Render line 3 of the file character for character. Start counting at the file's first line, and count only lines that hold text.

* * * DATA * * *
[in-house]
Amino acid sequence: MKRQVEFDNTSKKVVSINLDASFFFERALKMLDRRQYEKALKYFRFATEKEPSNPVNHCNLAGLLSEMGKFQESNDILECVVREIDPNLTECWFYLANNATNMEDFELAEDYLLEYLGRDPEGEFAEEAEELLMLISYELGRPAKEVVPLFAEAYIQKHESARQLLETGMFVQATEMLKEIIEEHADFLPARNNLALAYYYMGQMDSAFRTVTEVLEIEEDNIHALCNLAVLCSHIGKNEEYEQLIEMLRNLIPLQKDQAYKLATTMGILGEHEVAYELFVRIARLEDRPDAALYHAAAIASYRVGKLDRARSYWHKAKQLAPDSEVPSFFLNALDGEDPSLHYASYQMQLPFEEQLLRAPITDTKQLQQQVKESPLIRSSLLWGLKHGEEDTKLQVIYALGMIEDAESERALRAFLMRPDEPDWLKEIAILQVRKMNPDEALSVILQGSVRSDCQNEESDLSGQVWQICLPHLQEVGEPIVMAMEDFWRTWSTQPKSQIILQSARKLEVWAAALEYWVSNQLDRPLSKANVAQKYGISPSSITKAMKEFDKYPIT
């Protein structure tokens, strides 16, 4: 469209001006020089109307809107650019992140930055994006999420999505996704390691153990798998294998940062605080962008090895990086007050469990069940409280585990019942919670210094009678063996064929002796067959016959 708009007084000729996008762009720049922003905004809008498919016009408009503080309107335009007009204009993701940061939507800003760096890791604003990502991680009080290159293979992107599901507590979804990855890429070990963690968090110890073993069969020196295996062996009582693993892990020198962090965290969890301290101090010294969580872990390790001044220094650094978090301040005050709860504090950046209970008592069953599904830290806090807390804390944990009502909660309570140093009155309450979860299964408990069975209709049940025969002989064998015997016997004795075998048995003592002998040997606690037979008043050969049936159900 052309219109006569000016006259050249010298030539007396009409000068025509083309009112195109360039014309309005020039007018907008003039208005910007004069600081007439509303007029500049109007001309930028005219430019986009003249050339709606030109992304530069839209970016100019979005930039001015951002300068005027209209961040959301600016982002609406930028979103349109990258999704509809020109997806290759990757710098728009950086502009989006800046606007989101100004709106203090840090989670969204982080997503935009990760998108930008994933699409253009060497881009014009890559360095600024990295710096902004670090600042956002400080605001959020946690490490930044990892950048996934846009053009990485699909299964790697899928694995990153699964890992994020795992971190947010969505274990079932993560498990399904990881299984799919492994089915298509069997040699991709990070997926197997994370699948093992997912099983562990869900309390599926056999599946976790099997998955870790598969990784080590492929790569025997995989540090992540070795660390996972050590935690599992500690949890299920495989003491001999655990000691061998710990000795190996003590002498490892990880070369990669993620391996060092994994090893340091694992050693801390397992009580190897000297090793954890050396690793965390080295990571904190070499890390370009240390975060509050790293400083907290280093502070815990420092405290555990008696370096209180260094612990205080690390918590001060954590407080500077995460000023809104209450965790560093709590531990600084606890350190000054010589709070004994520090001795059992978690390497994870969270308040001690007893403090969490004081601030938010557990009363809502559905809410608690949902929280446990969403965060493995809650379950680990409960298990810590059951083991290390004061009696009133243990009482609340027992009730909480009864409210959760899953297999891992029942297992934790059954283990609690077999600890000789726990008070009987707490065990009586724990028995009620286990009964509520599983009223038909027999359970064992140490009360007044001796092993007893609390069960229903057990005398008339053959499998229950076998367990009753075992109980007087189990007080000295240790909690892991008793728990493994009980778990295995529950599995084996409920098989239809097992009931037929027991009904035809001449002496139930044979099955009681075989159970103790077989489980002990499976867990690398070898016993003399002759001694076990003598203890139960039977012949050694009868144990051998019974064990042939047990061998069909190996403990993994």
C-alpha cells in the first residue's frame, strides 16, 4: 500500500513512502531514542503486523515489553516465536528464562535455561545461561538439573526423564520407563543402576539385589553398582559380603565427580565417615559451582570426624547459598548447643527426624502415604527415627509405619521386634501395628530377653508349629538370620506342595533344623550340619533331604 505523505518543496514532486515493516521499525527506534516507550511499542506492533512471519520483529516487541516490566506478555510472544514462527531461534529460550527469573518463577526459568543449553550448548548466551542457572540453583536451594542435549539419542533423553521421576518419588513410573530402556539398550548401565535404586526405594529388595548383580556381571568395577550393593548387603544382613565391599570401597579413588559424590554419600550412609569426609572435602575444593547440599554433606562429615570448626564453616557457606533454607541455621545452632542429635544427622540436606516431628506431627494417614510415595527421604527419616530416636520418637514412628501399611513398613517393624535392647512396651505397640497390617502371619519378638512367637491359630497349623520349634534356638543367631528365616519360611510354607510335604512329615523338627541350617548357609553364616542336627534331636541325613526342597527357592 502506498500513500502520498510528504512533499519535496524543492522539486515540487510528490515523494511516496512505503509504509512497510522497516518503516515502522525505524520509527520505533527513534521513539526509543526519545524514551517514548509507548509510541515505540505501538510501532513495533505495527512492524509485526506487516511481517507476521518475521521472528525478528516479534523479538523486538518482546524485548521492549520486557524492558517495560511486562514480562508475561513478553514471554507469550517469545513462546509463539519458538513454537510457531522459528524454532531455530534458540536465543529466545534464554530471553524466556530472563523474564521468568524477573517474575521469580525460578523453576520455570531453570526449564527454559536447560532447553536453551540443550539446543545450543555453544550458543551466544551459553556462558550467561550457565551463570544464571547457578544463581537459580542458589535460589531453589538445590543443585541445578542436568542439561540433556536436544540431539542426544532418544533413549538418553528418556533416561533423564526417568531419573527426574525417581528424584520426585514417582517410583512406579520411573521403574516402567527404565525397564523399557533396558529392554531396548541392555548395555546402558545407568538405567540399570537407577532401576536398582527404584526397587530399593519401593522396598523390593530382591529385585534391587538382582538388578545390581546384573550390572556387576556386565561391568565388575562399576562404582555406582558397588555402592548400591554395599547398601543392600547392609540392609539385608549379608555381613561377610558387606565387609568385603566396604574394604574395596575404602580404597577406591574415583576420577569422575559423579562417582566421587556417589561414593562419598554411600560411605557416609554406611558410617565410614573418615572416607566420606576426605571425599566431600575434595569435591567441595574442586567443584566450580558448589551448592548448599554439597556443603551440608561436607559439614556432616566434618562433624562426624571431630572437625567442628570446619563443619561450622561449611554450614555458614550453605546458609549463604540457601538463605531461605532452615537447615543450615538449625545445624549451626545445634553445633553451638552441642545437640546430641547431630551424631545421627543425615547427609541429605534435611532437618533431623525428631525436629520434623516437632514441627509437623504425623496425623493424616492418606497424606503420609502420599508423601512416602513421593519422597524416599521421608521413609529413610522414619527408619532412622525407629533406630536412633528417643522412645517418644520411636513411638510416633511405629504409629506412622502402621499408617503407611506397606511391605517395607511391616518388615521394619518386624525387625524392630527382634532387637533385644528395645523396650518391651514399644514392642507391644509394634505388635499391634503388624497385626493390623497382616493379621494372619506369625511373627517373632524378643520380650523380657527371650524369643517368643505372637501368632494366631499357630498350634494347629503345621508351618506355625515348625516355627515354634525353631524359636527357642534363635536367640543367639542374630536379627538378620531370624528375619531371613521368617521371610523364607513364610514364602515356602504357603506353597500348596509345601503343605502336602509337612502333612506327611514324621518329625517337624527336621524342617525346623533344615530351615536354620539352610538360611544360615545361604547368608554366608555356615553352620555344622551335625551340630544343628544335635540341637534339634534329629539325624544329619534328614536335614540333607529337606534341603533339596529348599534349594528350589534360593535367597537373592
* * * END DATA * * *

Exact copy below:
């Protein structure tokens, strides 16, 4: 469209001006020089109307809107650019992140930055994006999420999505996704390691153990798998294998940062605080962008090895990086007050469990069940409280585990019942919670210094009678063996064929002796067959016959 708009007084000729996008762009720049922003905004809008498919016009408009503080309107335009007009204009993701940061939507800003760096890791604003990502991680009080290159293979992107599901507590979804990855890429070990963690968090110890073993069969020196295996062996009582693993892990020198962090965290969890301290101090010294969580872990390790001044220094650094978090301040005050709860504090950046209970008592069953599904830290806090807390804390944990009502909660309570140093009155309450979860299964408990069975209709049940025969002989064998015997016997004795075998048995003592002998040997606690037979008043050969049936159900 052309219109006569000016006259050249010298030539007396009409000068025509083309009112195109360039014309309005020039007018907008003039208005910007004069600081007439509303007029500049109007001309930028005219430019986009003249050339709606030109992304530069839209970016100019979005930039001015951002300068005027209209961040959301600016982002609406930028979103349109990258999704509809020109997806290759990757710098728009950086502009989006800046606007989101100004709106203090840090989670969204982080997503935009990760998108930008994933699409253009060497881009014009890559360095600024990295710096902004670090600042956002400080605001959020946690490490930044990892950048996934846009053009990485699909299964790697899928694995990153699964890992994020795992971190947010969505274990079932993560498990399904990881299984799919492994089915298509069997040699991709990070997926197997994370699948093992997912099983562990869900309390599926056999599946976790099997998955870790598969990784080590492929790569025997995989540090992540070795660390996972050590935690599992500690949890299920495989003491001999655990000691061998710990000795190996003590002498490892990880070369990669993620391996060092994994090893340091694992050693801390397992009580190897000297090793954890050396690793965390080295990571904190070499890390370009240390975060509050790293400083907290280093502070815990420092405290555990008696370096209180260094612990205080690390918590001060954590407080500077995460000023809104209450965790560093709590531990600084606890350190000054010589709070004994520090001795059992978690390497994870969270308040001690007893403090969490004081601030938010557990009363809502559905809410608690949902929280446990969403965060493995809650379950680990409960298990810590059951083991290390004061009696009133243990009482609340027992009730909480009864409210959760899953297999891992029942297992934790059954283990609690077999600890000789726990008070009987707490065990009586724990028995009620286990009964509520599983009223038909027999359970064992140490009360007044001796092993007893609390069960229903057990005398008339053959499998229950076998367990009753075992109980007087189990007080000295240790909690892991008793728990493994009980778990295995529950599995084996409920098989239809097992009931037929027991009904035809001449002496139930044979099955009681075989159970103790077989489980002990499976867990690398070898016993003399002759001694076990003598203890139960039977012949050694009868144990051998019974064990042939047990061998069909190996403990993994």